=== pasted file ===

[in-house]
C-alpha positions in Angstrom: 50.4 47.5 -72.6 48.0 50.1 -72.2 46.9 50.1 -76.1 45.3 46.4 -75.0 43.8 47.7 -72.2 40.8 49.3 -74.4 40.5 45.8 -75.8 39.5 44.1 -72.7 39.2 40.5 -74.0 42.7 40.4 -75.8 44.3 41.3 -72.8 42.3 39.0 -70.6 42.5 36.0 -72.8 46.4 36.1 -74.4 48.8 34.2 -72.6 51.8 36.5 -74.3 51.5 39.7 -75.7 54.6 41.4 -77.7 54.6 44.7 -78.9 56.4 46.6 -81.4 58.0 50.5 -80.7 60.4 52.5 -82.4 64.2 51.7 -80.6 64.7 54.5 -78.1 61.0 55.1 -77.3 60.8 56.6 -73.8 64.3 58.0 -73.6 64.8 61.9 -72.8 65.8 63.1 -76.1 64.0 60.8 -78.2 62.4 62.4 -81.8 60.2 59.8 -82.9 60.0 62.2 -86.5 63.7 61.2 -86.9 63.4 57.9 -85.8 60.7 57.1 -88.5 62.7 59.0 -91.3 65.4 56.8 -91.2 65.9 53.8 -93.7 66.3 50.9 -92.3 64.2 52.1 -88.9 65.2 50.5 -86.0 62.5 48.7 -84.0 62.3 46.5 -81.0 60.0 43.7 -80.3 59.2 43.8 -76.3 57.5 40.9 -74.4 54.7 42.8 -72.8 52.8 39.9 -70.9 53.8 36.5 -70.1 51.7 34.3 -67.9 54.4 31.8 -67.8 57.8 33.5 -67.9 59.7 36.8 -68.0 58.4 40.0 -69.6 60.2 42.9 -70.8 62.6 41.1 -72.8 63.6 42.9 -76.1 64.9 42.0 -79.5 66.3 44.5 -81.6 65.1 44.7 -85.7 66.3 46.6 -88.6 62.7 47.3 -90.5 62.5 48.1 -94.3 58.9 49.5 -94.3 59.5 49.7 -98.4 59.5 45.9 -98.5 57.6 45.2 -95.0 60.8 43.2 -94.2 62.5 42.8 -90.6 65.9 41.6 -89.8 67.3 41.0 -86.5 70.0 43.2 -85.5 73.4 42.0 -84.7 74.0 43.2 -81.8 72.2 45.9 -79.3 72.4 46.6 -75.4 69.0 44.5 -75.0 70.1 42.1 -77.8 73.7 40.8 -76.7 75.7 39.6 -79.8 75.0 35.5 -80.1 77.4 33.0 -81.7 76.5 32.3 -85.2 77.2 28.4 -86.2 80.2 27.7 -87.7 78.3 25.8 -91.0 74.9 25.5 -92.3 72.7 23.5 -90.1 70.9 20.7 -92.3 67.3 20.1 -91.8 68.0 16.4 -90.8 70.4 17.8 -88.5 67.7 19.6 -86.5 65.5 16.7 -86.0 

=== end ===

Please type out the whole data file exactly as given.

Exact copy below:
[in-house]
C-alpha positions in Angstrom: 50.4 47.5 -72.6 48.0 50.1 -72.2 46.9 50.1 -76.1 45.3 46.4 -75.0 43.8 47.7 -72.2 40.8 49.3 -74.4 40.5 45.8 -75.8 39.5 44.1 -72.7 39.2 40.5 -74.0 42.7 40.4 -75.8 44.3 41.3 -72.8 42.3 39.0 -70.6 42.5 36.0 -72.8 46.4 36.1 -74.4 48.8 34.2 -72.6 51.8 36.5 -74.3 51.5 39.7 -75.7 54.6 41.4 -77.7 54.6 44.7 -78.9 56.4 46.6 -81.4 58.0 50.5 -80.7 60.4 52.5 -82.4 64.2 51.7 -80.6 64.7 54.5 -78.1 61.0 55.1 -77.3 60.8 56.6 -73.8 64.3 58.0 -73.6 64.8 61.9 -72.8 65.8 63.1 -76.1 64.0 60.8 -78.2 62.4 62.4 -81.8 60.2 59.8 -82.9 60.0 62.2 -86.5 63.7 61.2 -86.9 63.4 57.9 -85.8 60.7 57.1 -88.5 62.7 59.0 -91.3 65.4 56.8 -91.2 65.9 53.8 -93.7 66.3 50.9 -92.3 64.2 52.1 -88.9 65.2 50.5 -86.0 62.5 48.7 -84.0 62.3 46.5 -81.0 60.0 43.7 -80.3 59.2 43.8 -76.3 57.5 40.9 -74.4 54.7 42.8 -72.8 52.8 39.9 -70.9 53.8 36.5 -70.1 51.7 34.3 -67.9 54.4 31.8 -67.8 57.8 33.5 -67.9 59.7 36.8 -68.0 58.4 40.0 -69.6 60.2 42.9 -70.8 62.6 41.1 -72.8 63.6 42.9 -76.1 64.9 42.0 -79.5 66.3 44.5 -81.6 65.1 44.7 -85.7 66.3 46.6 -88.6 62.7 47.3 -90.5 62.5 48.1 -94.3 58.9 49.5 -94.3 59.5 49.7 -98.4 59.5 45.9 -98.5 57.6 45.2 -95.0 60.8 43.2 -94.2 62.5 42.8 -90.6 65.9 41.6 -89.8 67.3 41.0 -86.5 70.0 43.2 -85.5 73.4 42.0 -84.7 74.0 43.2 -81.8 72.2 45.9 -79.3 72.4 46.6 -75.4 69.0 44.5 -75.0 70.1 42.1 -77.8 73.7 40.8 -76.7 75.7 39.6 -79.8 75.0 35.5 -80.1 77.4 33.0 -81.7 76.5 32.3 -85.2 77.2 28.4 -86.2 80.2 27.7 -87.7 78.3 25.8 -91.0 74.9 25.5 -92.3 72.7 23.5 -90.1 70.9 20.7 -92.3 67.3 20.1 -91.8 68.0 16.4 -90.8 70.4 17.8 -88.5 67.7 19.6 -86.5 65.5 16.7 -86.0 